Folinic acid (INN) or leucovorin (USAN), generally administered as calcium folinate (or leucovorin calcium), is an adjuvant used in cancer chemotherapy involving the drug methotrexate. It is also used in synergistic combination with the chemotherapy 5-fluorouracil. more...
Folinic acid is not folic acid.
Mechanism of action
Folinic acid is a 5-formyl-derivative of tetrahydrofolic acid. It is readily converted to other reduced folic acid derivatives (e.g. tetrahydrofolate). Since it does not require the action of dihydrofolate reductase for its conversion, it will be unaffected by inhibition of this enzyme by drugs such as methotrexate.
This, therefore, allows for purine/pyrimidine synthesis to occur; so normal DNA replication and RNA transcription processes can proceed.
Folinic acid, when administered at the appropriate time following methotrexate as part of a total chemotherapeutic plan, where it may "rescue" bone marrow and gastrointestinal mucosa cells from methotrexate. There is no apparent effect on preexisting methotrexate-induced nephrotoxicity. (Therapeutic Information Resources Australia, 2004)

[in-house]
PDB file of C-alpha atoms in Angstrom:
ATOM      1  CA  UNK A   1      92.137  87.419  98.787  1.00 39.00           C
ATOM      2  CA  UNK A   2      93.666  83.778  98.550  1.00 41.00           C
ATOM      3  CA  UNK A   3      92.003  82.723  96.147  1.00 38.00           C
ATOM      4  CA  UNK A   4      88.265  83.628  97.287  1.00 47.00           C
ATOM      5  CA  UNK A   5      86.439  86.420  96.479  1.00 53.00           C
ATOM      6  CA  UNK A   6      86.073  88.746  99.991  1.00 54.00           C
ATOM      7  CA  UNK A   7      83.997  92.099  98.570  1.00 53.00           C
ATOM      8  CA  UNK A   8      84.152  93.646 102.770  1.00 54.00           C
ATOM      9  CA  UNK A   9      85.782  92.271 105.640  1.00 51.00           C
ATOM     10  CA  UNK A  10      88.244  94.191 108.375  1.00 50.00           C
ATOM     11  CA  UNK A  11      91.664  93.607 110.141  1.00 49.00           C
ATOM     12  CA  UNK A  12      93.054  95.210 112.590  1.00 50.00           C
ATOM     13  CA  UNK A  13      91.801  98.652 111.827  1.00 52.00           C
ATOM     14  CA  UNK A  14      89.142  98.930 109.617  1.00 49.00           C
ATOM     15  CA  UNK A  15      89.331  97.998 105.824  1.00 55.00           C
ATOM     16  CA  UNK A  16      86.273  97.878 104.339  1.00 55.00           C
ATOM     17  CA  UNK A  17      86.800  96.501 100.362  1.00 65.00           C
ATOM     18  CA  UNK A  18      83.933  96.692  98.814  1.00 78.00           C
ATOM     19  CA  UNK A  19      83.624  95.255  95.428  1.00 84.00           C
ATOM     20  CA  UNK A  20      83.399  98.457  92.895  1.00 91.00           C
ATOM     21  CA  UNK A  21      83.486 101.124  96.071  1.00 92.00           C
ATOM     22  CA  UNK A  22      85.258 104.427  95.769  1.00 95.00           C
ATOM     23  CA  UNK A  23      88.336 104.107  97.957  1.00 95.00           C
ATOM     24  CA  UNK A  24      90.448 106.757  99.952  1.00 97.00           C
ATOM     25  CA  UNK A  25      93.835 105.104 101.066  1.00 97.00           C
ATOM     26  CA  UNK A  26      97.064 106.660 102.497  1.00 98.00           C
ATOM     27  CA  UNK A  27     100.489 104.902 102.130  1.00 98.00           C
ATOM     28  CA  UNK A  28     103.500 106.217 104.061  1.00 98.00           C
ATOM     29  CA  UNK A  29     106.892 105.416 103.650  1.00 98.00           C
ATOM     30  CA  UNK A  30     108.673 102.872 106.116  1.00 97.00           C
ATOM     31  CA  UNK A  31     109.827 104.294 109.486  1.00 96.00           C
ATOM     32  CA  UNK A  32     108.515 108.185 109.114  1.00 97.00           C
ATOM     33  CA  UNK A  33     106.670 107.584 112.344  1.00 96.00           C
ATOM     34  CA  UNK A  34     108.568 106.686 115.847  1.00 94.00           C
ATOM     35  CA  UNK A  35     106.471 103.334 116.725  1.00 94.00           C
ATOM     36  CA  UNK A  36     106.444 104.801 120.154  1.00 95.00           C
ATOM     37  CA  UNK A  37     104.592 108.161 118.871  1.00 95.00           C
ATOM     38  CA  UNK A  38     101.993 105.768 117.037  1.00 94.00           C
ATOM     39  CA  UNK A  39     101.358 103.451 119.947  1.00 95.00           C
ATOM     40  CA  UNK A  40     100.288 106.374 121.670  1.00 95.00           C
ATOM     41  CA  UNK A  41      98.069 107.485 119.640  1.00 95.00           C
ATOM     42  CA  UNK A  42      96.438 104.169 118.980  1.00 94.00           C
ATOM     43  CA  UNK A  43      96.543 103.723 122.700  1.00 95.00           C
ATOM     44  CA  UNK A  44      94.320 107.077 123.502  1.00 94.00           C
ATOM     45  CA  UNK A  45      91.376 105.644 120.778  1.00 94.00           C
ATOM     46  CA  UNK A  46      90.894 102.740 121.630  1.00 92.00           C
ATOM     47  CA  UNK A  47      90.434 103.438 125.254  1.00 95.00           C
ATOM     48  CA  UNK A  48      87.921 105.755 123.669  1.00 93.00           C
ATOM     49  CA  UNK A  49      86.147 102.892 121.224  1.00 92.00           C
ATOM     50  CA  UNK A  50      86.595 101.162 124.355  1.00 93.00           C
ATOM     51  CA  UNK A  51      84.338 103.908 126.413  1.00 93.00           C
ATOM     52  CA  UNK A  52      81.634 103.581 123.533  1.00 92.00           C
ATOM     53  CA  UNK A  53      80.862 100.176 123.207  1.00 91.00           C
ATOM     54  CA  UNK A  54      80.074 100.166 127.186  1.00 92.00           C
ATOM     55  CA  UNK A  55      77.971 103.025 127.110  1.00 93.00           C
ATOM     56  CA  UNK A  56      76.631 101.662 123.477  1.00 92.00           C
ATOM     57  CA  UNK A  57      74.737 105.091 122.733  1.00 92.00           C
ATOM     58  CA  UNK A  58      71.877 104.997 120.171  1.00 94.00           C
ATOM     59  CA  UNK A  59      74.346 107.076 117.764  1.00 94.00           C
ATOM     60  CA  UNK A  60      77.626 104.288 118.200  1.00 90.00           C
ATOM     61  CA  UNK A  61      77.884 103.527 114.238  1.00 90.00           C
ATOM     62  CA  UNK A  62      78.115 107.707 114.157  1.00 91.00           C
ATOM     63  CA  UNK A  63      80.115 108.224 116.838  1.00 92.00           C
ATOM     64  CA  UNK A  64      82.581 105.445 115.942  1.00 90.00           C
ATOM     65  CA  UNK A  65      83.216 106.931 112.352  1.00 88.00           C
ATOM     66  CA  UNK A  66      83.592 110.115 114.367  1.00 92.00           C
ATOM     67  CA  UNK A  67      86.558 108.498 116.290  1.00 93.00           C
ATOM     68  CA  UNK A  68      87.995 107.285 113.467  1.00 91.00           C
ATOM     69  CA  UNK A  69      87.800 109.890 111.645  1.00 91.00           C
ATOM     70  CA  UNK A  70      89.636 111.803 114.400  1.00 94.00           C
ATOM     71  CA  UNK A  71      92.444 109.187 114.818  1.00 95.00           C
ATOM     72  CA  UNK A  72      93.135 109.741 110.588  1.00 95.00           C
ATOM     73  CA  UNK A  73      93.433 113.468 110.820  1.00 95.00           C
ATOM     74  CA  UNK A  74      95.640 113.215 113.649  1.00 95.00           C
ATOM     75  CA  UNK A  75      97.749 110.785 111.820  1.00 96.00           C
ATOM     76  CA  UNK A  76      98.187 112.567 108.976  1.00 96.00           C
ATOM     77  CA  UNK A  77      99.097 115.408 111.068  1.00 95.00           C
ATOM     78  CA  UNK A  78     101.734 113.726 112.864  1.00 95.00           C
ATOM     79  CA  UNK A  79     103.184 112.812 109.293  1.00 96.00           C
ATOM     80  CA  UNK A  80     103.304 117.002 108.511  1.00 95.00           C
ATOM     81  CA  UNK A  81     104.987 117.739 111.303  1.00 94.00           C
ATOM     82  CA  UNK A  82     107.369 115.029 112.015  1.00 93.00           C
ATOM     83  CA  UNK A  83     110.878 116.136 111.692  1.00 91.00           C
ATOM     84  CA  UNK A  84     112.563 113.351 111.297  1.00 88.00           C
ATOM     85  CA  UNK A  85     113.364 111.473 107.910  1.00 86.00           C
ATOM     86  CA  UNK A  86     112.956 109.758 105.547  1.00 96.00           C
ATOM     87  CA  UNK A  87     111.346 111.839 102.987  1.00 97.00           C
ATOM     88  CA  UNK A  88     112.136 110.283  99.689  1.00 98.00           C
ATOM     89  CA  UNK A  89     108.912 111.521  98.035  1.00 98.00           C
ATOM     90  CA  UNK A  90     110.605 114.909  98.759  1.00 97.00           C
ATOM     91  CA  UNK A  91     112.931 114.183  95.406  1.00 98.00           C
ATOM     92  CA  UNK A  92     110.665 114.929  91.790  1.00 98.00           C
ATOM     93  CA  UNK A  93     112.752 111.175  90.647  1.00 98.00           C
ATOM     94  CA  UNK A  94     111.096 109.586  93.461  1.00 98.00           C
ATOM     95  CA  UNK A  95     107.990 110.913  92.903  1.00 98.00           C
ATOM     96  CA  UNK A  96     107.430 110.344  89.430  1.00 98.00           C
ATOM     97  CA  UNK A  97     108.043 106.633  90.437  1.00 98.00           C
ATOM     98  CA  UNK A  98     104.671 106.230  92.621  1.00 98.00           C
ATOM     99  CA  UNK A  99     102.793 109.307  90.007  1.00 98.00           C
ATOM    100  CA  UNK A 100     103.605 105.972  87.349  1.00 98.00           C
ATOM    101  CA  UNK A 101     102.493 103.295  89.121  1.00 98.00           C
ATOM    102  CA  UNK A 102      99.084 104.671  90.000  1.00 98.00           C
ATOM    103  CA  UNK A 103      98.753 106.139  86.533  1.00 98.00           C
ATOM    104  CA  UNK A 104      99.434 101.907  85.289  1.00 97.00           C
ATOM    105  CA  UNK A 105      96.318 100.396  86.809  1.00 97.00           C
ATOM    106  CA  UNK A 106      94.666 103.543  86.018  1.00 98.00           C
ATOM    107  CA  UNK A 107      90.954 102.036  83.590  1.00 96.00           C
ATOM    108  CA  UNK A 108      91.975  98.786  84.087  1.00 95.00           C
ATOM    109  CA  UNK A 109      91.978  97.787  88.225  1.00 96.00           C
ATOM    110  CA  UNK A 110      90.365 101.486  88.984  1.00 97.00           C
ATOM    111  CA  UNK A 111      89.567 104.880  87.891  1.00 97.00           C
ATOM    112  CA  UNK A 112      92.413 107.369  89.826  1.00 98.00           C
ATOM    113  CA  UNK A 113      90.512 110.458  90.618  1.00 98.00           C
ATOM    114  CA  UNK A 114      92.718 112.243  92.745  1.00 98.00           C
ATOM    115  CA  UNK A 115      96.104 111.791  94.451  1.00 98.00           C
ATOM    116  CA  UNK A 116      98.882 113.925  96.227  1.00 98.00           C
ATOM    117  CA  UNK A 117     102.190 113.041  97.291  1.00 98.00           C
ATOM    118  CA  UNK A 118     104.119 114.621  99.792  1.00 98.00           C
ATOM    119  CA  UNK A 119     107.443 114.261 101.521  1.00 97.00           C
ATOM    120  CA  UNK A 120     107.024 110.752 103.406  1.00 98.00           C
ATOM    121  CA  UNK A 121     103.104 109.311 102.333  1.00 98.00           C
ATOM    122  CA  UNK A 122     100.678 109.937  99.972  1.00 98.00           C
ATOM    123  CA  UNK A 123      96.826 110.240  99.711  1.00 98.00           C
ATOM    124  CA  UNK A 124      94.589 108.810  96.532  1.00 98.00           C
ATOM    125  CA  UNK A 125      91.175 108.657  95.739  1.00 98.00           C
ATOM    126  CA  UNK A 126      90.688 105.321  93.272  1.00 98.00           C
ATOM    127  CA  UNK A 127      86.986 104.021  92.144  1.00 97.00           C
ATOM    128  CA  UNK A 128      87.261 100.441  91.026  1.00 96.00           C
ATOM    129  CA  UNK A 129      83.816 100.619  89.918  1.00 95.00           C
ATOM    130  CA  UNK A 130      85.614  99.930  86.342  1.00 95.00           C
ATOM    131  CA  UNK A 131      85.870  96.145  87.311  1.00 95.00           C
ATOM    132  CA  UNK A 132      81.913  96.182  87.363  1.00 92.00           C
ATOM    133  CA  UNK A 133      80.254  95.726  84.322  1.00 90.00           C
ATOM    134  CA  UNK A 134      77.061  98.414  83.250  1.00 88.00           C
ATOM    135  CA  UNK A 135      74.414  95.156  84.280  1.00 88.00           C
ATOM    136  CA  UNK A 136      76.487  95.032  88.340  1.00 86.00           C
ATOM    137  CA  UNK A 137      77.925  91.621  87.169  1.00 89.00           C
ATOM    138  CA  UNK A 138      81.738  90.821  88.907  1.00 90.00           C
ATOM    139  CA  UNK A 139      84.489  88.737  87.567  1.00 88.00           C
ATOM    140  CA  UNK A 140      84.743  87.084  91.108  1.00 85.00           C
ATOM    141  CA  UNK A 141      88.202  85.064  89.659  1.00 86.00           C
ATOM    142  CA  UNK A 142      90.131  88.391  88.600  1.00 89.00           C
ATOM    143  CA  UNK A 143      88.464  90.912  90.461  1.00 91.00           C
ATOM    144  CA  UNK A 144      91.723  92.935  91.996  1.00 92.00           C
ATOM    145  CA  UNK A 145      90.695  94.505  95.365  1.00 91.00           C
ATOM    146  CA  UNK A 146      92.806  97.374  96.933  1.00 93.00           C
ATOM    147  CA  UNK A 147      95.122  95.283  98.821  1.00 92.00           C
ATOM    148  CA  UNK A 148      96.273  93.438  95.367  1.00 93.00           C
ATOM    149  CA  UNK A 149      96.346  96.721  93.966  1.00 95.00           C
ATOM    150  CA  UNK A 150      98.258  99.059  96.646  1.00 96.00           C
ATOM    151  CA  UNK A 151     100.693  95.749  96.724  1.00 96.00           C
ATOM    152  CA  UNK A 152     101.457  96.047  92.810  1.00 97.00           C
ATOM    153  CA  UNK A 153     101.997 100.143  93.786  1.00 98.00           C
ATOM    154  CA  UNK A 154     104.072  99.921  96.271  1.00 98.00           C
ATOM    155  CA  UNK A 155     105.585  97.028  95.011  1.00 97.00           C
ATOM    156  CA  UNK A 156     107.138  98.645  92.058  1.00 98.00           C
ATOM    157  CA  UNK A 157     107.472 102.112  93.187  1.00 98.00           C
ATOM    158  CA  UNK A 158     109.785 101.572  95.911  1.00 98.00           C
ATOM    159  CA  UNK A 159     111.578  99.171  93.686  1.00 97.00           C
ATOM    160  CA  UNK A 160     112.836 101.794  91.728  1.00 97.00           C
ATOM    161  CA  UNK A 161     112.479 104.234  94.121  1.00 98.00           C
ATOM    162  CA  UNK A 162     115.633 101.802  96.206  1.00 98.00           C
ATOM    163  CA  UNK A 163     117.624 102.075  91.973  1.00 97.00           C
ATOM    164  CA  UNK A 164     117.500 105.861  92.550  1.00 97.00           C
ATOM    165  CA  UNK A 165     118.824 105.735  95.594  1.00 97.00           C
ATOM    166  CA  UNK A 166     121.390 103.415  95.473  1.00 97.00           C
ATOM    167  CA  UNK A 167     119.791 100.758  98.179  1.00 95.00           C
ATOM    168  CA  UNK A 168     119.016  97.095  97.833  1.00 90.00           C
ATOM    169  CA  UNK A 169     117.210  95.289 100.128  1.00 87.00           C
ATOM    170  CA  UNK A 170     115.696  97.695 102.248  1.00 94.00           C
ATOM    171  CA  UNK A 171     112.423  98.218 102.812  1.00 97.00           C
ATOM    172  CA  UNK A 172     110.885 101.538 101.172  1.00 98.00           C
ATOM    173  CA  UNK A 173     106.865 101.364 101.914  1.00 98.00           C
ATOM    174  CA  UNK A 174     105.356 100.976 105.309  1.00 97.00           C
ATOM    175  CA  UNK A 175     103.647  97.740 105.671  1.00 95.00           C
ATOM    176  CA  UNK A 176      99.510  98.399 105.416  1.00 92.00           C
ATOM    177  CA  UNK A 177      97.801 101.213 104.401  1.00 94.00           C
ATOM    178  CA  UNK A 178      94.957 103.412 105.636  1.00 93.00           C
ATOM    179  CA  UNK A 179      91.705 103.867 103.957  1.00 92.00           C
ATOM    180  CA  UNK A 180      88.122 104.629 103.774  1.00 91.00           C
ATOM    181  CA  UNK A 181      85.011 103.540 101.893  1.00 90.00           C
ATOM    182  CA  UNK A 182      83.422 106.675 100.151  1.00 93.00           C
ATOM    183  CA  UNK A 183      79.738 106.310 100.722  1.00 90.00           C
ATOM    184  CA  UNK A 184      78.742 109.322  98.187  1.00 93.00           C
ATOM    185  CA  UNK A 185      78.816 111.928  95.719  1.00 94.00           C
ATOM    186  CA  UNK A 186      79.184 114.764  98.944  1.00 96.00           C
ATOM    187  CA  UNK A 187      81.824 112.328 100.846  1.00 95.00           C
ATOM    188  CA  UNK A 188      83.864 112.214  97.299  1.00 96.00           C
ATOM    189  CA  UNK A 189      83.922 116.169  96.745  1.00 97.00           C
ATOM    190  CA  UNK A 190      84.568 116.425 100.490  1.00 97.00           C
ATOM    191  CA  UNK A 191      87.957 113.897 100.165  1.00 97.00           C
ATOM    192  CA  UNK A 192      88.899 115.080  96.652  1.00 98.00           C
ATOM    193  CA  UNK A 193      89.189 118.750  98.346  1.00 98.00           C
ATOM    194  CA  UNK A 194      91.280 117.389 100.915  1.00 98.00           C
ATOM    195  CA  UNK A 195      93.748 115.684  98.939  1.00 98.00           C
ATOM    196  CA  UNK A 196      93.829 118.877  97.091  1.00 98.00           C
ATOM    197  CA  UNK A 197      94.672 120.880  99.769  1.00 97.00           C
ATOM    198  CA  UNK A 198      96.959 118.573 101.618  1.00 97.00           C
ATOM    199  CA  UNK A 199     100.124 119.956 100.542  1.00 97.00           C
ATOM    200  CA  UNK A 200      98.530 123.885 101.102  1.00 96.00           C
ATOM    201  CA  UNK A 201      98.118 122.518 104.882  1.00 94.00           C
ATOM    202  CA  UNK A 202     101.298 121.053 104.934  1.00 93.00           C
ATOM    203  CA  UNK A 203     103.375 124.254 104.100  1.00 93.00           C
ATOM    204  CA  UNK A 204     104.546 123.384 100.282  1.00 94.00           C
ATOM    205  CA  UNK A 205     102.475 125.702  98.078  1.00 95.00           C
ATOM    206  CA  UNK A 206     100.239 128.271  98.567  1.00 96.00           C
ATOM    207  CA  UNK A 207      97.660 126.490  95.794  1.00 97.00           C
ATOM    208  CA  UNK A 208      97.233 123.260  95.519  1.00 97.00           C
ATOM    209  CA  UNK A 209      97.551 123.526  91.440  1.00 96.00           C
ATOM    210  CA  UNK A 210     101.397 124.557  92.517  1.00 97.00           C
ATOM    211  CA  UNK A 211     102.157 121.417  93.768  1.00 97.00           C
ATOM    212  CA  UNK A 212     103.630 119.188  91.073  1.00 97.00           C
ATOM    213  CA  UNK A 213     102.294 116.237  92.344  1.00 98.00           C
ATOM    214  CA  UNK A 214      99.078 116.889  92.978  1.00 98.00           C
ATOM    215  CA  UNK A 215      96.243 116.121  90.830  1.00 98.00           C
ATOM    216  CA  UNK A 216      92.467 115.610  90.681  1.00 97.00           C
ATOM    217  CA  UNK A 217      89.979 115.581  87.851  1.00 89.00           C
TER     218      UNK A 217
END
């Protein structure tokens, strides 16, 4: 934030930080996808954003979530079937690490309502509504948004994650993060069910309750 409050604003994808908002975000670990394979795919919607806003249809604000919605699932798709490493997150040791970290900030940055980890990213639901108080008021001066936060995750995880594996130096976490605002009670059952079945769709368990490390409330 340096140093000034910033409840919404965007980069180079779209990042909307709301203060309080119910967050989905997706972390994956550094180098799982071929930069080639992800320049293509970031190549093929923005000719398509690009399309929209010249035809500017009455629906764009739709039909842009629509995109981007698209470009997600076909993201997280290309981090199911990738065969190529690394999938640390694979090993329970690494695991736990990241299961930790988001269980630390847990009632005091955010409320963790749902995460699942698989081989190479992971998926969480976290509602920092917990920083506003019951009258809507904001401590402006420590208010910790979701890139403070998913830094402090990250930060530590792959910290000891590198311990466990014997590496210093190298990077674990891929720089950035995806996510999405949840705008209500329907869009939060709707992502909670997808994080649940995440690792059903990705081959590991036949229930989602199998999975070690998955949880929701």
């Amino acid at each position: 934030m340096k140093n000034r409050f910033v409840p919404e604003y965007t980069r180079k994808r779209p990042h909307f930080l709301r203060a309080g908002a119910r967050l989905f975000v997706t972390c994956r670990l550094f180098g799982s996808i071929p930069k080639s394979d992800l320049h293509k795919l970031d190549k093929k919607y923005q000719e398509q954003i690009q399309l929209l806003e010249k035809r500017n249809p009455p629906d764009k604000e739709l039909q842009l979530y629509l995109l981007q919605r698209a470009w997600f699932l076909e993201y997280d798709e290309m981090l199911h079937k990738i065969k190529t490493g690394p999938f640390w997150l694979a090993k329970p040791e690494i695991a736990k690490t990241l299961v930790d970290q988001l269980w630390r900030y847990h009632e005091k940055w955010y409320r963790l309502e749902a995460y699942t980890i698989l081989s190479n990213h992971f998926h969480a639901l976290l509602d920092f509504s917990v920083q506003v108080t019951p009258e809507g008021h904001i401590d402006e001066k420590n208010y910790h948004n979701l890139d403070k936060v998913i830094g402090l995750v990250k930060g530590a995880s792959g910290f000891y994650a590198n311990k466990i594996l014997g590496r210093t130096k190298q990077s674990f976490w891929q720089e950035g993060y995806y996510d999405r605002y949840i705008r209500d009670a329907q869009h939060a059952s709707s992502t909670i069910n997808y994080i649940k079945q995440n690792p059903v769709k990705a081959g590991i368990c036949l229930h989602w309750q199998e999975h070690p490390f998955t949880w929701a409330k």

Whilst not specifically an antidote for methotrexate, folinic acid may also be useful in the treatment of acute methotrexate overdose.
Folinic acid is also used in combination with the chemotherapy 5-fluorouracil in treating colon cancer. In this case, folinic acid is not used for "rescue" purposes. Rather, folinic acid enhances the effect of 5-fluorouracil on inhibiting thymidylate synthase.
Folinic acid is also sometimes used to prevent toxic effects of high doses of antimicrobial dihydrofolate reductase inhibitors such as trimethoprim and pyrimethamine.
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